Keiko is such an anomaly, but in some ways the norm as well. Through her eyes, we see the absurdity of existence. Japanese books have this as a common theme, which makes me love them even more.
Keiko is a 36-year-old single woman, who has never been with a man and has worked 18 years in a convenience store. This understandably odd choice of career is seen as a burden to her loved ones as they wait for her to be “fixed” and her dilemma lies on whether to secure a more viable career option or get married to fit into society. According to the society we all hail from, we always have certain parameters that guide people to understand who belongs to the social mix and who is an oddball. These include either marriage and children or a flourishing career for a woman in her 30s. Keiko finds both options incredibly difficult to pursue as her quirks set her apart from the ‘normal’ women who can easily fit into social circles and are in general likeable (read not difficult). Her convenience store offers her solace from the hard-hitting reality of social constructs that require her to fit in different moulds created by the society. The mould required for being an efficient convenience store worker is the suitable choice for her, as her relationship with the everyday workings has made her feel comfortable, the social settings and day-to-day occurring predictable, and generally, the convenience store offers her to be able to control her life the way she wants it to be.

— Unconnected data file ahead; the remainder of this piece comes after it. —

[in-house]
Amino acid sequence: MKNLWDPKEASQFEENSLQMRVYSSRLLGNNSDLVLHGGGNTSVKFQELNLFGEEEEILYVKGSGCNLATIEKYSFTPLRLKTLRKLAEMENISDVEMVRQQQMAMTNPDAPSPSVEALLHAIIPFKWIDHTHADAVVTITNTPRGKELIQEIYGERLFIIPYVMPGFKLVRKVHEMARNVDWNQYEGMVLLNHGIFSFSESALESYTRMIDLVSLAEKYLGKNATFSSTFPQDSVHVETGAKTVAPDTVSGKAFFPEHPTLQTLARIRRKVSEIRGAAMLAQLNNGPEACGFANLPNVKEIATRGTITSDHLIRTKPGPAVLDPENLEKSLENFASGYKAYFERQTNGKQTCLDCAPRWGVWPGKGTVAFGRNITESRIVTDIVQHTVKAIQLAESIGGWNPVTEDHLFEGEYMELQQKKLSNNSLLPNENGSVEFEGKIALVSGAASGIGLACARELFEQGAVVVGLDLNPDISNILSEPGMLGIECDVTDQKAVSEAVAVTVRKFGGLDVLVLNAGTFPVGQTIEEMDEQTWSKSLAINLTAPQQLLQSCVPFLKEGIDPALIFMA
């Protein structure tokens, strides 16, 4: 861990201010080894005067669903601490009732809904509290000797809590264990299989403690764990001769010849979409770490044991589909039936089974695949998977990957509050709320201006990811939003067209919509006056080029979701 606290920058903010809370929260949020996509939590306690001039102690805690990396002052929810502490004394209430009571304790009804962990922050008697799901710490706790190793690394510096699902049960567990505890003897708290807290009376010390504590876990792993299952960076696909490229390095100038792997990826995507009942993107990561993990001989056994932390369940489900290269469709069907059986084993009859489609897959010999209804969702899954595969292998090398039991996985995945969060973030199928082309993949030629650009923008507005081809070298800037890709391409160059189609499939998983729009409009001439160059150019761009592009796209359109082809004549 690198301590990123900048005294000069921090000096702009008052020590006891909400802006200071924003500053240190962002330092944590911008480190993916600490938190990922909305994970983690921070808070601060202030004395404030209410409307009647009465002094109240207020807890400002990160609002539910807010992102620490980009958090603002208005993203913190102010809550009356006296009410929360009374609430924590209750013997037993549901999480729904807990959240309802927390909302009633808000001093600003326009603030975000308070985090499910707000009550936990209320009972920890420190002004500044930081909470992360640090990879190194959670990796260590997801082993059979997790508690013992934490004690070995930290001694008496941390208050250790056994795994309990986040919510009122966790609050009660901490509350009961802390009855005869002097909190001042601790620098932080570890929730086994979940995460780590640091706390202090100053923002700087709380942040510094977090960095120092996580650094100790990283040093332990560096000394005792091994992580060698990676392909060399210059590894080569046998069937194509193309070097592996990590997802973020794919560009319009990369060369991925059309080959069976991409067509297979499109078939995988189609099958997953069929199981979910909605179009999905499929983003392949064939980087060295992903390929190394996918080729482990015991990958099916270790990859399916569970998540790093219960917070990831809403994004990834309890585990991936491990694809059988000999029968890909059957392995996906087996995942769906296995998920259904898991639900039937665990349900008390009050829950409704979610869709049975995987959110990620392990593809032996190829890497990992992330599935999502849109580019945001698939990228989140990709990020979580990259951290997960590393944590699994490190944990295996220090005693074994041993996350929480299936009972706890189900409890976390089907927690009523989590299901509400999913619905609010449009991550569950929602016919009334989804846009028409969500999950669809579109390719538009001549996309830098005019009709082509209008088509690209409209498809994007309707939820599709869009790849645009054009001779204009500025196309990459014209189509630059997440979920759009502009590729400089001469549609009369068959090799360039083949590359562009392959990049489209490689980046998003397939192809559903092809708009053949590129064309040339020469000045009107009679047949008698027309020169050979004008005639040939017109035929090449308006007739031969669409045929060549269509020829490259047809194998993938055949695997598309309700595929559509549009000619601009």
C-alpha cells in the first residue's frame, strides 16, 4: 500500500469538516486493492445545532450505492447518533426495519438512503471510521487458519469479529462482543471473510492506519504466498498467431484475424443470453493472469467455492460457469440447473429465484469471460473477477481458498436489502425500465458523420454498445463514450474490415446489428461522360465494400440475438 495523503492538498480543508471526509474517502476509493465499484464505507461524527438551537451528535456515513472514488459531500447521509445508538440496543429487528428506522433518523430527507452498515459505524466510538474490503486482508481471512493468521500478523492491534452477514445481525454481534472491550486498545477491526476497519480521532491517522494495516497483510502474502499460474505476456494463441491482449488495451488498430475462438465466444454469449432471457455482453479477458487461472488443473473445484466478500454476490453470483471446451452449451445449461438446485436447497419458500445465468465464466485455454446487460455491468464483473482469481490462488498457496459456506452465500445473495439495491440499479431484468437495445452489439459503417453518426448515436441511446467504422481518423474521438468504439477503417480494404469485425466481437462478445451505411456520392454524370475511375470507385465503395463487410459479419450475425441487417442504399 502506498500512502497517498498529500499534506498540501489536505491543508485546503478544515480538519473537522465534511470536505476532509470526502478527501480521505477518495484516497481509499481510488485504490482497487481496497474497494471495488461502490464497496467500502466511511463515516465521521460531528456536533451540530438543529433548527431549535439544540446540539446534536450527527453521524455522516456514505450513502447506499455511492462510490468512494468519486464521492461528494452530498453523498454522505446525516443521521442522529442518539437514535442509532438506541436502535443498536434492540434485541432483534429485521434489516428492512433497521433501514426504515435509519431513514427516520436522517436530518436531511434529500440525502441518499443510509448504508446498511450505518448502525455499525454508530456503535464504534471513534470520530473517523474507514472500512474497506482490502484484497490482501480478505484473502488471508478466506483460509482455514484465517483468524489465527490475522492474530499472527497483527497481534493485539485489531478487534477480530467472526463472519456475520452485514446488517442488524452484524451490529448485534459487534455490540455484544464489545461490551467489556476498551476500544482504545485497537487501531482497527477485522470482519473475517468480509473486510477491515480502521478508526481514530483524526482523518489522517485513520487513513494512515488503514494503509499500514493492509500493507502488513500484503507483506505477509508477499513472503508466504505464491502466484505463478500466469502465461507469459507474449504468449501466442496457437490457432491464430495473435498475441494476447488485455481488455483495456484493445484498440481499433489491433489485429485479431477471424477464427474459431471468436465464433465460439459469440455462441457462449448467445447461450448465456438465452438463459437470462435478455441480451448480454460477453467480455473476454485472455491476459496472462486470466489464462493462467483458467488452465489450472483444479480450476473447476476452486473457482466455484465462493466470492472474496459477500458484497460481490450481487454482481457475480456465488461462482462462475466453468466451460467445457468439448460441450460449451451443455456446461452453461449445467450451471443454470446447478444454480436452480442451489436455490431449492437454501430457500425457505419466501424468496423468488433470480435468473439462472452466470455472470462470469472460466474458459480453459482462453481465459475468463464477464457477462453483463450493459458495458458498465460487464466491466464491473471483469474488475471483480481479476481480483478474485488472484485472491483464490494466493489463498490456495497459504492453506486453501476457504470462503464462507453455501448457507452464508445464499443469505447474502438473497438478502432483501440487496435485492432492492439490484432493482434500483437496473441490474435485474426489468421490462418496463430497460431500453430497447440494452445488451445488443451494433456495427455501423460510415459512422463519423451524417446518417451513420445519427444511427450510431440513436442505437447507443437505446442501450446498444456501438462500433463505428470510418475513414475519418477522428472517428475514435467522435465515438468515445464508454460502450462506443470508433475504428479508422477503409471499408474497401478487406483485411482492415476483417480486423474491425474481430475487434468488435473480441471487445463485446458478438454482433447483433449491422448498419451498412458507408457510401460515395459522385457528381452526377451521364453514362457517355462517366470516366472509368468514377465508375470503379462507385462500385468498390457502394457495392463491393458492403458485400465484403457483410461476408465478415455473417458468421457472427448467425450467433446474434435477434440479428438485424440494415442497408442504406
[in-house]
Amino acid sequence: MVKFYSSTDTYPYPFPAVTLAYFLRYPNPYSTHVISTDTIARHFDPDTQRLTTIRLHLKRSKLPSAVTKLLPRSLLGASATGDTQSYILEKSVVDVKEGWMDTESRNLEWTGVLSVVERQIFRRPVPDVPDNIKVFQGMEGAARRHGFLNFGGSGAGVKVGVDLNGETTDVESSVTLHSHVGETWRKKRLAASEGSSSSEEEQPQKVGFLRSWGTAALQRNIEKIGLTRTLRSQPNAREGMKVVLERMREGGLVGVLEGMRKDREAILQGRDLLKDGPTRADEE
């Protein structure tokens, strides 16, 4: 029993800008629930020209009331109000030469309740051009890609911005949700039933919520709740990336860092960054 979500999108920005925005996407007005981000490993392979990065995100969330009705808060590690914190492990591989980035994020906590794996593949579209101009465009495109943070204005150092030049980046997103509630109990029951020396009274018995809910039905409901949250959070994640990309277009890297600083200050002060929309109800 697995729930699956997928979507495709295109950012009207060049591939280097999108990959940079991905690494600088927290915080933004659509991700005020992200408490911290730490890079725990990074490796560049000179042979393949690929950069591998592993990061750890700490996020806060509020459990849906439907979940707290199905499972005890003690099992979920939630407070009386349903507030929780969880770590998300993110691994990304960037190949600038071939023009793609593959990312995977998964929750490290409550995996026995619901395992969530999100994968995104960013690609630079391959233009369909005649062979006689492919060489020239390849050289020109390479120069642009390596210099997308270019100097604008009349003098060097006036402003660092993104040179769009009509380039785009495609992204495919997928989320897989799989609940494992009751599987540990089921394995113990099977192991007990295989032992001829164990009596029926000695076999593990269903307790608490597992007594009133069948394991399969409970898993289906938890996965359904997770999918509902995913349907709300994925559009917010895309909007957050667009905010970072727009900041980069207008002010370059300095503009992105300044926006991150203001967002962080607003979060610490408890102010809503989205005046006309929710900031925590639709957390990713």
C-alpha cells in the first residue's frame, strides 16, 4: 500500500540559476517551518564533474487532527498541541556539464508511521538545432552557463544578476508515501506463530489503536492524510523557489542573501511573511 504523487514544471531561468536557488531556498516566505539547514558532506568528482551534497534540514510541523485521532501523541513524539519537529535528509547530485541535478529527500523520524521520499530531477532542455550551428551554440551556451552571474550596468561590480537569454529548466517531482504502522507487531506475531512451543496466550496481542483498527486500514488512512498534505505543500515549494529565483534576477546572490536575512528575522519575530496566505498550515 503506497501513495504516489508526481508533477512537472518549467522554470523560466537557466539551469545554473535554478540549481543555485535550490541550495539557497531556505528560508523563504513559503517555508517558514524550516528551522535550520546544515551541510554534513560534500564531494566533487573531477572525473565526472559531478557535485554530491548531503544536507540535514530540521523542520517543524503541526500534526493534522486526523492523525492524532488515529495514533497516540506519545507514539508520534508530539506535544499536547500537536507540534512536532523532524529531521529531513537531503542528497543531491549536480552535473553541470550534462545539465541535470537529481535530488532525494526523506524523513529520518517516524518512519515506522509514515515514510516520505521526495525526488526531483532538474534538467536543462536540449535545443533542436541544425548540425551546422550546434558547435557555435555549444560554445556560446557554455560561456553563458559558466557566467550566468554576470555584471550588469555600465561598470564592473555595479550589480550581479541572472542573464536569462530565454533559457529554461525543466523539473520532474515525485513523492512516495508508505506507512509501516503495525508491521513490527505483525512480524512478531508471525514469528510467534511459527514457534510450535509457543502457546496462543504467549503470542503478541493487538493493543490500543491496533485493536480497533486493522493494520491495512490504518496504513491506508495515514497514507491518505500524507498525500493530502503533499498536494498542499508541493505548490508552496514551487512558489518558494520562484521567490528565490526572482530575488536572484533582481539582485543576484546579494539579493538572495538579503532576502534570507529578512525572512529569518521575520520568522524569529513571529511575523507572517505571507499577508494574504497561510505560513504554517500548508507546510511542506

With her growing older, she might not have many years left in a physically draining job, as working in a convenience store also means working through long hours of standing and lifting, and the chance of being fired for being older than her colleagues, who are normally in their late teens or early twenties as they try to make an extra buck for school or college, looms over her. She also notices that people around her feel very uncomfortable that she doesn’t fit into the mould that society expects her to be in by her age (either married or working in a big company).